I am the neice of a trans man. My new uncle has given me permission to share his story with whom ever I choose, he is not ashamed of his life or decisions. Quite frankly, neither am I. I could not be more happy, and have felt this way from the moment I was informed that this change would be going on. I was excited because I had seen some of the stuggles this person had gone through in their life and things sort of made sense now. I was instantly overwhelmed with the feeling that things would go much better for them now.
My uncle had books and pictures for the family to check out if they were interested, some were a bit graphic for my grandmother but nothing really shocked me. At the time, I was a student in a feminist/anti-oppression college program and I had also been spending a fair amount of time in the LGBTQ community. I was a bit concerned for how my uncle would be accepted by others as he lives with his two children in a small town and is also a long-time member of the Canadian military.
At the time when he told me of his decision, the process had not really started. There was no binding of the chest, merely the person I had grown up knowing as my aunt, dressed as per usual in stereotypically male clothing with a short hair style. Since then, he has started taking hormones and binding as well as changing the spelling of his name to a more masculine or gender-neutral spelling. This has made it easier for most of the family, who are not always so open-minded, to accept some of the changes. Overall, I like the new spelling of the name and the expression that a name can in fact be gender-neutral.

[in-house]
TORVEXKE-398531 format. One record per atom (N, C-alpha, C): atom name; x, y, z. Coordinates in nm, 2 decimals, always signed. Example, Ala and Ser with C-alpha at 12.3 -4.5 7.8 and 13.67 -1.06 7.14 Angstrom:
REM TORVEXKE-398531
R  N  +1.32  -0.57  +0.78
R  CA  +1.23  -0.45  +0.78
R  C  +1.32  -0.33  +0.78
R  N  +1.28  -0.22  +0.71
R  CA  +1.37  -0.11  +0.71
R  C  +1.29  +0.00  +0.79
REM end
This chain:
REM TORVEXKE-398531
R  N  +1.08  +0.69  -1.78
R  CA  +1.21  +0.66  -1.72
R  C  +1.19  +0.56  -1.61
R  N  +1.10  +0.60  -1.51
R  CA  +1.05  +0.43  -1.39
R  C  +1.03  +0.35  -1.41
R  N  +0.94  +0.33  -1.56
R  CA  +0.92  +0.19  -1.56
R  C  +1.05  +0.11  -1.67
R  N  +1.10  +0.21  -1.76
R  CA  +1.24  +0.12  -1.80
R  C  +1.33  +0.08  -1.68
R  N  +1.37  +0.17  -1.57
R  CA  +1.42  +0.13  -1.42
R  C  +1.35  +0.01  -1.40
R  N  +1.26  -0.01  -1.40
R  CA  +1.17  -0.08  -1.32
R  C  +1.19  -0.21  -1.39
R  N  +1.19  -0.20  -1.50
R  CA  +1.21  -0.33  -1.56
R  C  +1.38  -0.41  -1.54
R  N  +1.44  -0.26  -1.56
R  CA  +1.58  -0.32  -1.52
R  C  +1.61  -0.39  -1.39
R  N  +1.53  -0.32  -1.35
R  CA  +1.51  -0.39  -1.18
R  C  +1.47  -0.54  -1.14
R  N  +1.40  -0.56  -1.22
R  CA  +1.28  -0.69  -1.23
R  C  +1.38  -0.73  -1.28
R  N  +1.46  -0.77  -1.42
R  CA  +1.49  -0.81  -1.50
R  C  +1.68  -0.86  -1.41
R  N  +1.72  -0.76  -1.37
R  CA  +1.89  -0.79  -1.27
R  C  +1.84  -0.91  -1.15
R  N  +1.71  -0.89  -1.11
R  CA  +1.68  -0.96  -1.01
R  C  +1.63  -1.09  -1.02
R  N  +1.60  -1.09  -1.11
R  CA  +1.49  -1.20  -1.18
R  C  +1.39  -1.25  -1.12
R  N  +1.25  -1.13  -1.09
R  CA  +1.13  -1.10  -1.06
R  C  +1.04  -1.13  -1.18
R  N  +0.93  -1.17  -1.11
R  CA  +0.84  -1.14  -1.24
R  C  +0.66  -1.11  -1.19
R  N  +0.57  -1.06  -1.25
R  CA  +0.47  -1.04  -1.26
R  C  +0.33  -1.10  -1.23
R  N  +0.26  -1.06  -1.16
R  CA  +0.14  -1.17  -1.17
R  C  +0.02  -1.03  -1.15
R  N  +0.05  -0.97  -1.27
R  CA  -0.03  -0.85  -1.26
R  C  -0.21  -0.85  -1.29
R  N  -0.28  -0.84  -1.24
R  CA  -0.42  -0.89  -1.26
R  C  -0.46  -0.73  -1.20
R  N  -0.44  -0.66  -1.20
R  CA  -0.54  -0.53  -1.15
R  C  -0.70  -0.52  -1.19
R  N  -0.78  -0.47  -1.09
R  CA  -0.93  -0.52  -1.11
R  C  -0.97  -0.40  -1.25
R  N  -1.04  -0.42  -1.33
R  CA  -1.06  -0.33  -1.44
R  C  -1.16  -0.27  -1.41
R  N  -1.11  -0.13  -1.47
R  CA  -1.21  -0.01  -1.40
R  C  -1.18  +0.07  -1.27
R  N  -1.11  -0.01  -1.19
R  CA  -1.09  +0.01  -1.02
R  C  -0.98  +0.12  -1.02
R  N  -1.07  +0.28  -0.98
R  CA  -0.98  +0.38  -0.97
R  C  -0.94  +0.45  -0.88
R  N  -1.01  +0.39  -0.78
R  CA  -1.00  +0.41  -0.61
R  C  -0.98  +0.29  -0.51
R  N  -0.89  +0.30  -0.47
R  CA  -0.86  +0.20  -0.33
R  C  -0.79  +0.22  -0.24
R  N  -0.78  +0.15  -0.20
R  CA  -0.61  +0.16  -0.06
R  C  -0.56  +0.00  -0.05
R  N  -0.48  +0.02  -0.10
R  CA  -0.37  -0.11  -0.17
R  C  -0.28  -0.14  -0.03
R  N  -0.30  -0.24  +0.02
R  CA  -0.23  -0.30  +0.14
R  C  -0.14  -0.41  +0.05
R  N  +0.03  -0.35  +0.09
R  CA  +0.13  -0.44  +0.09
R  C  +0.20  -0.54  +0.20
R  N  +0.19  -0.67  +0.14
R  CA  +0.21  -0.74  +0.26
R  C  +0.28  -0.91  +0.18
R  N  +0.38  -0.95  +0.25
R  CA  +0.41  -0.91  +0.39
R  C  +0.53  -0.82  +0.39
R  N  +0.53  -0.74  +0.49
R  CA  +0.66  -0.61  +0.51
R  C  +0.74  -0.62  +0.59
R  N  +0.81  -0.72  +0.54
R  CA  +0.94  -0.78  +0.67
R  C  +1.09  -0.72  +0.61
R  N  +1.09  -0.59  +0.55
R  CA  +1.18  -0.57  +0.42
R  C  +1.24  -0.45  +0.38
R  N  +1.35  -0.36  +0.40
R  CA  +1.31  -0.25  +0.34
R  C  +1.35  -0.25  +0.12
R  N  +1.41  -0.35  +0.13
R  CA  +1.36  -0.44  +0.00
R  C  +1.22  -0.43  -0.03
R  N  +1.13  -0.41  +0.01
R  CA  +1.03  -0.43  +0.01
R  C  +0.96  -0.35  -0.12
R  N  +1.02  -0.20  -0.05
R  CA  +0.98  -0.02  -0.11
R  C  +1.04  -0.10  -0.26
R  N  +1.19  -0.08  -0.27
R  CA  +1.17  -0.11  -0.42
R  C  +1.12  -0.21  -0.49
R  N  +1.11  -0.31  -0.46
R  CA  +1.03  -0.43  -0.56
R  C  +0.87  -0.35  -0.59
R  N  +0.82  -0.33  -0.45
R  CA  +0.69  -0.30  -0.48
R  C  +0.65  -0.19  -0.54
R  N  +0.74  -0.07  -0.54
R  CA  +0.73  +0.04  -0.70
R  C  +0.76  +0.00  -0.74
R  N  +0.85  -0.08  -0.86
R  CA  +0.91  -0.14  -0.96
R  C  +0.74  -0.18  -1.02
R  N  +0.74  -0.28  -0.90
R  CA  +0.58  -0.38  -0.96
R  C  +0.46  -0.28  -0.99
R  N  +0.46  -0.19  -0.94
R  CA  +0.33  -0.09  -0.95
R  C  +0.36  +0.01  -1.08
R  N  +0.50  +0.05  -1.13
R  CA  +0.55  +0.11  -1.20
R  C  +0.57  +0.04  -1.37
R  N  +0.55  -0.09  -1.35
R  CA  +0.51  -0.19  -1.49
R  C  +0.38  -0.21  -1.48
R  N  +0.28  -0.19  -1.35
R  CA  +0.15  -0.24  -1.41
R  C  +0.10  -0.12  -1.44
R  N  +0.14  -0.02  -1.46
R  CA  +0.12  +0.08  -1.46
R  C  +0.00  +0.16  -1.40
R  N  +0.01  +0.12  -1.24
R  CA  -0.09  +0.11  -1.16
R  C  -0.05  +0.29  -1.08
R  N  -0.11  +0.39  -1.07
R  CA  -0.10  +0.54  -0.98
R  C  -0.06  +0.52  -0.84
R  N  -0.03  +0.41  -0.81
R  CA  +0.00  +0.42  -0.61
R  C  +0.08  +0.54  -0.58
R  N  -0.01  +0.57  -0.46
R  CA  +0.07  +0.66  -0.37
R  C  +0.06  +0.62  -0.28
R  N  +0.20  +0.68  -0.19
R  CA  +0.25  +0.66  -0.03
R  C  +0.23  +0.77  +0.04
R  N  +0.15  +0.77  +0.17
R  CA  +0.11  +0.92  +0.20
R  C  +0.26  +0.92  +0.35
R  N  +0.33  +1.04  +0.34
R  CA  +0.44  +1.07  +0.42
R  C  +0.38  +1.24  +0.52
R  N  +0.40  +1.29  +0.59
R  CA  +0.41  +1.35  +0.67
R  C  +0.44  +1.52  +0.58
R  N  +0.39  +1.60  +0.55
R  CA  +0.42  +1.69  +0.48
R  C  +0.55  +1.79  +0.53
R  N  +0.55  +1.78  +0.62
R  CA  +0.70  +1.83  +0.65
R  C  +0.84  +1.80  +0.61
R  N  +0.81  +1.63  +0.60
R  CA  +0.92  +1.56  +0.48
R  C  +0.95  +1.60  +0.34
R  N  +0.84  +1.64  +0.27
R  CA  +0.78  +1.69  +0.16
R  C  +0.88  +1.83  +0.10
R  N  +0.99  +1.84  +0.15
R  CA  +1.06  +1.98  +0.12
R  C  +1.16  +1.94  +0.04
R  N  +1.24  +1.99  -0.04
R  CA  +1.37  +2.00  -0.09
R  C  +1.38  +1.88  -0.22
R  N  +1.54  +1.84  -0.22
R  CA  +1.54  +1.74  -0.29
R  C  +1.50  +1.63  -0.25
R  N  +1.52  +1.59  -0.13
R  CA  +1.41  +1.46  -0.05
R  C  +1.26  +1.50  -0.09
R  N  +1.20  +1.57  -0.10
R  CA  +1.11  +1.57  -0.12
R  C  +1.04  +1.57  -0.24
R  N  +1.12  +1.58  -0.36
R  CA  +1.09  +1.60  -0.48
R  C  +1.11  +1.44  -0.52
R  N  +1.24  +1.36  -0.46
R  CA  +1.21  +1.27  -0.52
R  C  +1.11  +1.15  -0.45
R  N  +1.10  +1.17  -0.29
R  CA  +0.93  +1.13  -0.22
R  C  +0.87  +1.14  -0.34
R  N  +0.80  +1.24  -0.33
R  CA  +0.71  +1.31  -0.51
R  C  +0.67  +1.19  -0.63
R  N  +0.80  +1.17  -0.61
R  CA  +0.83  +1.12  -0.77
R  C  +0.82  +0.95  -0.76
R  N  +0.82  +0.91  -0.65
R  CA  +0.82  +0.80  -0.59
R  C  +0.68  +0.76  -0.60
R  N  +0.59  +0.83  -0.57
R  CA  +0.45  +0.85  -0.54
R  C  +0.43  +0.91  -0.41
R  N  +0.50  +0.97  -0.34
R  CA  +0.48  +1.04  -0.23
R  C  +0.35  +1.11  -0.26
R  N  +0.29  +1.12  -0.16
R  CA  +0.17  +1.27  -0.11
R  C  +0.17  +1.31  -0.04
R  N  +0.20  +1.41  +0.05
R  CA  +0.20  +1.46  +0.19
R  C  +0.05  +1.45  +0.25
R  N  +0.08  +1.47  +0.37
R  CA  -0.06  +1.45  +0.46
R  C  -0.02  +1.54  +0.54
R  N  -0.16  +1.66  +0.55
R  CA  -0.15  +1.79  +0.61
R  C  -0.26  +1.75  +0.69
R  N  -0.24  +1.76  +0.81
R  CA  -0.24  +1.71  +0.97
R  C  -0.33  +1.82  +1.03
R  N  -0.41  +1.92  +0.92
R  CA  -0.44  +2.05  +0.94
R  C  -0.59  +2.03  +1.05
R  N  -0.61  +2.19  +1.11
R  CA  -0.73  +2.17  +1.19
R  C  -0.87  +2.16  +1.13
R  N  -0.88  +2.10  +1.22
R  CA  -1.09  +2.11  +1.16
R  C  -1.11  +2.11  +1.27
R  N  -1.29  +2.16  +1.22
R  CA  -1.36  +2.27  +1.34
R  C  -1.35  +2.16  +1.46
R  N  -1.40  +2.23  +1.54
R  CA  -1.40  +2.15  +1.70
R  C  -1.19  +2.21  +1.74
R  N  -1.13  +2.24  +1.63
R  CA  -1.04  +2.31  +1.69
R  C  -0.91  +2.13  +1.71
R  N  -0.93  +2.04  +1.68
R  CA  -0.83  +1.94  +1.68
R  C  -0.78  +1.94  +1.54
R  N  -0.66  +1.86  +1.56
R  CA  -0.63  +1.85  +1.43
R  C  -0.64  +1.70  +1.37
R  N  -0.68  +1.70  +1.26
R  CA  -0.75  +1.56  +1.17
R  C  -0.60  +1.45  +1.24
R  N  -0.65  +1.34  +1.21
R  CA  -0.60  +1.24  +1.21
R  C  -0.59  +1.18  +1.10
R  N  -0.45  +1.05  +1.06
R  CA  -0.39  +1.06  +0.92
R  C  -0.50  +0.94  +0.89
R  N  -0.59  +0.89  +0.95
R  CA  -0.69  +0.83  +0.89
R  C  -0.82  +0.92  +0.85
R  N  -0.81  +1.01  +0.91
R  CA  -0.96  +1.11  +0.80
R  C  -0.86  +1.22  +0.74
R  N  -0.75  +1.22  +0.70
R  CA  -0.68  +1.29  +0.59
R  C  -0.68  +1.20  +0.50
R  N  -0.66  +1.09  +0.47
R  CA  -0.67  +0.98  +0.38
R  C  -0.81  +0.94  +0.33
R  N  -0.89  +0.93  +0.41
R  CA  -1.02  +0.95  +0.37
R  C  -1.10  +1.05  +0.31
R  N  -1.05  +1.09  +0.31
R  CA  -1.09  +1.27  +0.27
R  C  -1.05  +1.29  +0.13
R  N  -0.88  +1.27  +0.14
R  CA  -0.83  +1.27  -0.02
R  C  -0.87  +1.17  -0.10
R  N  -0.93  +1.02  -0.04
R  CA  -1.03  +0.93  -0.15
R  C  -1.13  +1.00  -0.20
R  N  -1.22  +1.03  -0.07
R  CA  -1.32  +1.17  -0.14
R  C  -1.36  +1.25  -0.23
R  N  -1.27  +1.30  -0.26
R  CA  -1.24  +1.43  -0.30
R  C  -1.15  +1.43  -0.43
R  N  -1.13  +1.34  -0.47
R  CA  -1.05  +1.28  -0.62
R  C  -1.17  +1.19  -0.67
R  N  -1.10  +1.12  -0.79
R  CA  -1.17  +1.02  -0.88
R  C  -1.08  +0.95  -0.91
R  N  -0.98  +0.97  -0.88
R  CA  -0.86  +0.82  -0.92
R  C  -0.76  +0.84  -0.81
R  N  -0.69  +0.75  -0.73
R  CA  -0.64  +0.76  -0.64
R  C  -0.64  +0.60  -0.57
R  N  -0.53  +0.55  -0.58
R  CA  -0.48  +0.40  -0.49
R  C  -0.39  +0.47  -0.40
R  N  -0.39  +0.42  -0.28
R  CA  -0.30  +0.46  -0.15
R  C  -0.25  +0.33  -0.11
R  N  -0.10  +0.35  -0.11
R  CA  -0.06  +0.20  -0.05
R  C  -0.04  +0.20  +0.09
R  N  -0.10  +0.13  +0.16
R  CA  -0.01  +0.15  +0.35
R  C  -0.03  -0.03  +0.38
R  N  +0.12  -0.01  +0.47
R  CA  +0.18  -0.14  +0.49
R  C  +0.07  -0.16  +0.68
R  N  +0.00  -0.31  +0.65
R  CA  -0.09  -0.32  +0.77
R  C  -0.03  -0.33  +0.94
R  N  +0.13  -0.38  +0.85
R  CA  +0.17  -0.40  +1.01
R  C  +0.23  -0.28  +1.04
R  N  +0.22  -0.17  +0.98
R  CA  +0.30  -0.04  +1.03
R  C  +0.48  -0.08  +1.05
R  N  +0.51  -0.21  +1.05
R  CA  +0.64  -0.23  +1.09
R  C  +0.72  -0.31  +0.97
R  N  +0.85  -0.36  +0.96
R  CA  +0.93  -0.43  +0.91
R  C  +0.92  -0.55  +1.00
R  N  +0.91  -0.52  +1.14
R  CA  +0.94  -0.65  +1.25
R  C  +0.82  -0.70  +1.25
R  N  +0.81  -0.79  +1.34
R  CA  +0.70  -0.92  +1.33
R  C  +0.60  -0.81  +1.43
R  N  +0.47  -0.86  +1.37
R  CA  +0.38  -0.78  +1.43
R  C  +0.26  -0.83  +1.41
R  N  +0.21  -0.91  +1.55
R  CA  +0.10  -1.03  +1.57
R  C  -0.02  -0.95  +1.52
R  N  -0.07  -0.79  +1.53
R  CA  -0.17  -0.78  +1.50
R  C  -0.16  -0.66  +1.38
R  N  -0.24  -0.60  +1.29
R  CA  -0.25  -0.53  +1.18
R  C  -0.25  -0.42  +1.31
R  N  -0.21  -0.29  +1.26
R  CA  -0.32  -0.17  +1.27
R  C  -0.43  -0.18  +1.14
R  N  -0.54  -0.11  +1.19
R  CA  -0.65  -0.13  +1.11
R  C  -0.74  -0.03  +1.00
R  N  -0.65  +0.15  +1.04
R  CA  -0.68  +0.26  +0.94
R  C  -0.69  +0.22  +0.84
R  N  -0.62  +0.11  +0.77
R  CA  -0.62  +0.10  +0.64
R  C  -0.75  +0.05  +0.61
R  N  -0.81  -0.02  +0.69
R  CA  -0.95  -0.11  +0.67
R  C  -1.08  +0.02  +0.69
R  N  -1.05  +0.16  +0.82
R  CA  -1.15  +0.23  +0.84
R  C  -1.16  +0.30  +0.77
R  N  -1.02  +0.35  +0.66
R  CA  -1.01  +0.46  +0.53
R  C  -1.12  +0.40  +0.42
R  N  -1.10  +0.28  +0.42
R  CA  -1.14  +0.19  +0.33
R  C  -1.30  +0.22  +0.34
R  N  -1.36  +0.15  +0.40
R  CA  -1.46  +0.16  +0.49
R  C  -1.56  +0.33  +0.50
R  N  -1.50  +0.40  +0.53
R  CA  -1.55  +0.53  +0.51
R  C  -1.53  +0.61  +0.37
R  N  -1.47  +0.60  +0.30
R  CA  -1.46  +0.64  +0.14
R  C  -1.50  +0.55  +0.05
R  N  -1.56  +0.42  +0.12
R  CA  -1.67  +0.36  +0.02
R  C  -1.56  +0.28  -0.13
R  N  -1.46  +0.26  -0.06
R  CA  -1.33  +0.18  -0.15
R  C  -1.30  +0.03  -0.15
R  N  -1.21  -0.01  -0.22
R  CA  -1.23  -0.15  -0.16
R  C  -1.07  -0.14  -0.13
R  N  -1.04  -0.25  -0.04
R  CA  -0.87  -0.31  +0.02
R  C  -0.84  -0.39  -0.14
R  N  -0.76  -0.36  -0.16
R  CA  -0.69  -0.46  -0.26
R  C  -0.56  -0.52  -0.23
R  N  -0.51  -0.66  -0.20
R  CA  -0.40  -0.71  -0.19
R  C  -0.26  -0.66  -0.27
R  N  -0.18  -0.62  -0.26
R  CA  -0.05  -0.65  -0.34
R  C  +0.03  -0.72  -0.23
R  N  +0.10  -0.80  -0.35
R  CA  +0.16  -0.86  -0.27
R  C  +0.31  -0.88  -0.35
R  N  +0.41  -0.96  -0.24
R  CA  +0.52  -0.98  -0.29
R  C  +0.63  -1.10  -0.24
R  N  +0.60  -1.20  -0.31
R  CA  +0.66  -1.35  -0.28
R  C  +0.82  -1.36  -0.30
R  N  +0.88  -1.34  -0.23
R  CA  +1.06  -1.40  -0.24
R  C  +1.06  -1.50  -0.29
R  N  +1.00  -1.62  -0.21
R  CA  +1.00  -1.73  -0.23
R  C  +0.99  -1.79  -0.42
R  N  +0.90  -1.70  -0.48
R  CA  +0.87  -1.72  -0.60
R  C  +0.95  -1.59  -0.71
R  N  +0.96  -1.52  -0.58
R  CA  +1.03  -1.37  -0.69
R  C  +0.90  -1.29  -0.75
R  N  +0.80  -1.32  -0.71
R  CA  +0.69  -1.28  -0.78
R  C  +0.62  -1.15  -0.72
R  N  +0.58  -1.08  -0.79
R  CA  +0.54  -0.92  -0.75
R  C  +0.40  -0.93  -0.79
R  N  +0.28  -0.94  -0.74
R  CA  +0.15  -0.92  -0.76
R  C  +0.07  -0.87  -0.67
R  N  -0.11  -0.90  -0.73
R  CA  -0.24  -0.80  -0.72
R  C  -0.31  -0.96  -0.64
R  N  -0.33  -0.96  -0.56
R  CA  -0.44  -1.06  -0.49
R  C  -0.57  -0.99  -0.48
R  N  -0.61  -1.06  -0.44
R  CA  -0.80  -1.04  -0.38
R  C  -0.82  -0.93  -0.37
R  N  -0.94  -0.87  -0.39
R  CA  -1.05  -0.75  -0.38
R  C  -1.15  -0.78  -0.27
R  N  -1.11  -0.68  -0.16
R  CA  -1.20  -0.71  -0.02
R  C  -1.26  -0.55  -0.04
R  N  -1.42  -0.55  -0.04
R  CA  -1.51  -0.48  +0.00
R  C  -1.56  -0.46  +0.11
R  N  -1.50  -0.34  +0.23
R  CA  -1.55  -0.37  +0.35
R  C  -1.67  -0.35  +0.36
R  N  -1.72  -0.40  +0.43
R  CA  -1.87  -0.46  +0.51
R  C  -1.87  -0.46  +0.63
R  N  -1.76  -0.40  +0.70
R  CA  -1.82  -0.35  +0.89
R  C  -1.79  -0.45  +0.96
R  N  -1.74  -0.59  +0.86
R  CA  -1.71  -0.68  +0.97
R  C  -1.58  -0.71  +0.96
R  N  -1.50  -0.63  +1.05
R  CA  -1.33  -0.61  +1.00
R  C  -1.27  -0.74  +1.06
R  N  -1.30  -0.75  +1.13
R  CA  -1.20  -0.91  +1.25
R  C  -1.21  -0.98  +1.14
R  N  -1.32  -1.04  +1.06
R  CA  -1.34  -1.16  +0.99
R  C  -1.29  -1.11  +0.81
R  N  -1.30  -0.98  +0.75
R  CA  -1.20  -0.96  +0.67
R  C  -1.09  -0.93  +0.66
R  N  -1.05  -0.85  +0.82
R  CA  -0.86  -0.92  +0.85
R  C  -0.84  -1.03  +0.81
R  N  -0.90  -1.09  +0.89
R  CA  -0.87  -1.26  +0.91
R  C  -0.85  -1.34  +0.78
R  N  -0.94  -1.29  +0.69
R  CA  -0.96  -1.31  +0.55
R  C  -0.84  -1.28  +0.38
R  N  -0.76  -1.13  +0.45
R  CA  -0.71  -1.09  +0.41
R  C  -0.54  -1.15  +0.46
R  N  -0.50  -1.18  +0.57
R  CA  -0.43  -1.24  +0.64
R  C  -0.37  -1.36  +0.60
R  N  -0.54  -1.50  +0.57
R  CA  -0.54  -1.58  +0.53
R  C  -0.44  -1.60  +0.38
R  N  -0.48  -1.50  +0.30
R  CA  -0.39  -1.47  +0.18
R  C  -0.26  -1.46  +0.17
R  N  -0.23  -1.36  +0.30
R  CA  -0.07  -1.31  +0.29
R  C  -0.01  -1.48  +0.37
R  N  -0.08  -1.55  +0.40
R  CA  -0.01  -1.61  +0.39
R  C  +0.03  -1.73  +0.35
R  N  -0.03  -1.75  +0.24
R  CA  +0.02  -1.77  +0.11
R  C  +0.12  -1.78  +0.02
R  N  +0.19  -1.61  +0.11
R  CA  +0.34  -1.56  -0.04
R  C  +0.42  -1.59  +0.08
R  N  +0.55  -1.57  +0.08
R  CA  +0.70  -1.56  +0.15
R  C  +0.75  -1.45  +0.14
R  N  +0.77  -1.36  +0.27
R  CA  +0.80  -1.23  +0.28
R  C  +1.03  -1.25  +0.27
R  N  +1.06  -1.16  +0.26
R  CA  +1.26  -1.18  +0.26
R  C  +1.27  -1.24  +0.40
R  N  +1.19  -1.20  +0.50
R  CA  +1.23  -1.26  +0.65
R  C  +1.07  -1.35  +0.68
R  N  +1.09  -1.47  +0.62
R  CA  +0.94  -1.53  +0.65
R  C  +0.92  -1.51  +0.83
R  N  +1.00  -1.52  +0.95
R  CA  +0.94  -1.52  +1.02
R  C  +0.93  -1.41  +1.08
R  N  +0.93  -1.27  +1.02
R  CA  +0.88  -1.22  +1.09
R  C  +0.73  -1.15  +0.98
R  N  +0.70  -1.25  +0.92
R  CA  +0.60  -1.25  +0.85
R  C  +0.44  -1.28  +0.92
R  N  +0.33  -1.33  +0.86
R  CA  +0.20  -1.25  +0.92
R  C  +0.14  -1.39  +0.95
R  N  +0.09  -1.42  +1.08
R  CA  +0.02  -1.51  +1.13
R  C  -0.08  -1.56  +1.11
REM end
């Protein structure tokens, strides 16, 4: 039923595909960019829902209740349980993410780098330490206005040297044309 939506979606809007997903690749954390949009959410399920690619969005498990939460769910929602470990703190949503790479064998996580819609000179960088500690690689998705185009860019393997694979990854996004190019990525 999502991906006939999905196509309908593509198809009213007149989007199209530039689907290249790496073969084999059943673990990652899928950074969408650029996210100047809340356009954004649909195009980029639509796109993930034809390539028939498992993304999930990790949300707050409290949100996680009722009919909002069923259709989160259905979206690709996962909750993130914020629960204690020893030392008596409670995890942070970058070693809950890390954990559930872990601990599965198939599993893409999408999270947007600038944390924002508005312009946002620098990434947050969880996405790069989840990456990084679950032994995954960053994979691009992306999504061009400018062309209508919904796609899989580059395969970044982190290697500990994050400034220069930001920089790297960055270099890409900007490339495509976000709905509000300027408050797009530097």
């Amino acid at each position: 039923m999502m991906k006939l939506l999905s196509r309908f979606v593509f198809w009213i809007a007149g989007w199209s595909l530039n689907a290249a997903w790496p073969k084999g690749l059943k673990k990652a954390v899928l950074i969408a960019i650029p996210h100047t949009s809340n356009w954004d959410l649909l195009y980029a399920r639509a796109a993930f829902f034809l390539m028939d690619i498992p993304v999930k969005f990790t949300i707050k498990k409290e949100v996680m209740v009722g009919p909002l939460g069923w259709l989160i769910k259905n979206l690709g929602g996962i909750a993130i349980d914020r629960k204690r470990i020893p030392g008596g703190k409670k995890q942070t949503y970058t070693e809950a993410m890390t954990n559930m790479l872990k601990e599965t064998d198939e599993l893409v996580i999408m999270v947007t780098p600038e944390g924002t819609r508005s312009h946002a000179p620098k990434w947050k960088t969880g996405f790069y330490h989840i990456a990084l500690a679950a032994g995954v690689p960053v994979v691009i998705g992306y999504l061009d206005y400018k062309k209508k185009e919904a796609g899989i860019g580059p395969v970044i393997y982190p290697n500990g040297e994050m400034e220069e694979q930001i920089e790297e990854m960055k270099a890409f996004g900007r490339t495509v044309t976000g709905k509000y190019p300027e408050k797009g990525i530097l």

Side Note: Originally, he had intended on changing his name to something entirely different, something very male. I am not sure for the exact reasoning of sticking with the same name, but I know there was some resistance from my mother as well as other family members at various points along this journey. I however, do not feel that someone elses discomfort should be a reason to give into their wishes, to appease them while ignoring yourself, but this may not have been the only reason for the decision in the end.
I must admit, sometimes, I screw up with pronouns. I seriously never do this when making a comment about the larger trans community. For example, during a workshop on feminism where the topic comes up, I answer a few questions about the process and correct people who use the wrong pronouns in discussions. But for some reason, when it comes to this person who is in my family, I often screw it up. Part of this is because it is still new. The name and pronoun change has only been official for about a year, maybe not even that long. Another part of it is because I had always called him, Aunt … , thus gendering him even before the use of he vs she. I can say though, that when I screw up, I always correct myself. I can only imagine how difficult it was for my uncle’s youngish children to remember to call him dad instead of mom as they always had.
So my first question is, why do we do this? Teach children with the most basic words used to describe family relations that there is a concrete difference between boys and girls. Mom/Dad, Aunt/Uncle, Grandpa/Grandma, Niece/Nephew and so on….
My second question is, how do you explain physical differences between male and female bodies to young children, say for sex-ed type purposes, without ignoring the fact that some people may have physical appearances that do not match their gender identity?
I am reminded of a story out of the states last year where a teacher returned from summer vacation a different gender than the one they left for summer vacation as. However, I have been unable to find a link to the story. I think it is important that children take that opportunity to learn to love and be open-minded as opposed to learning hate.
Related: The Elementary Teacher’s Foundation of Ontario has recently released a press release calling for the teaching of LGBTQ issues in elementary school.
*** Cross-Posted at the Feministing Community ***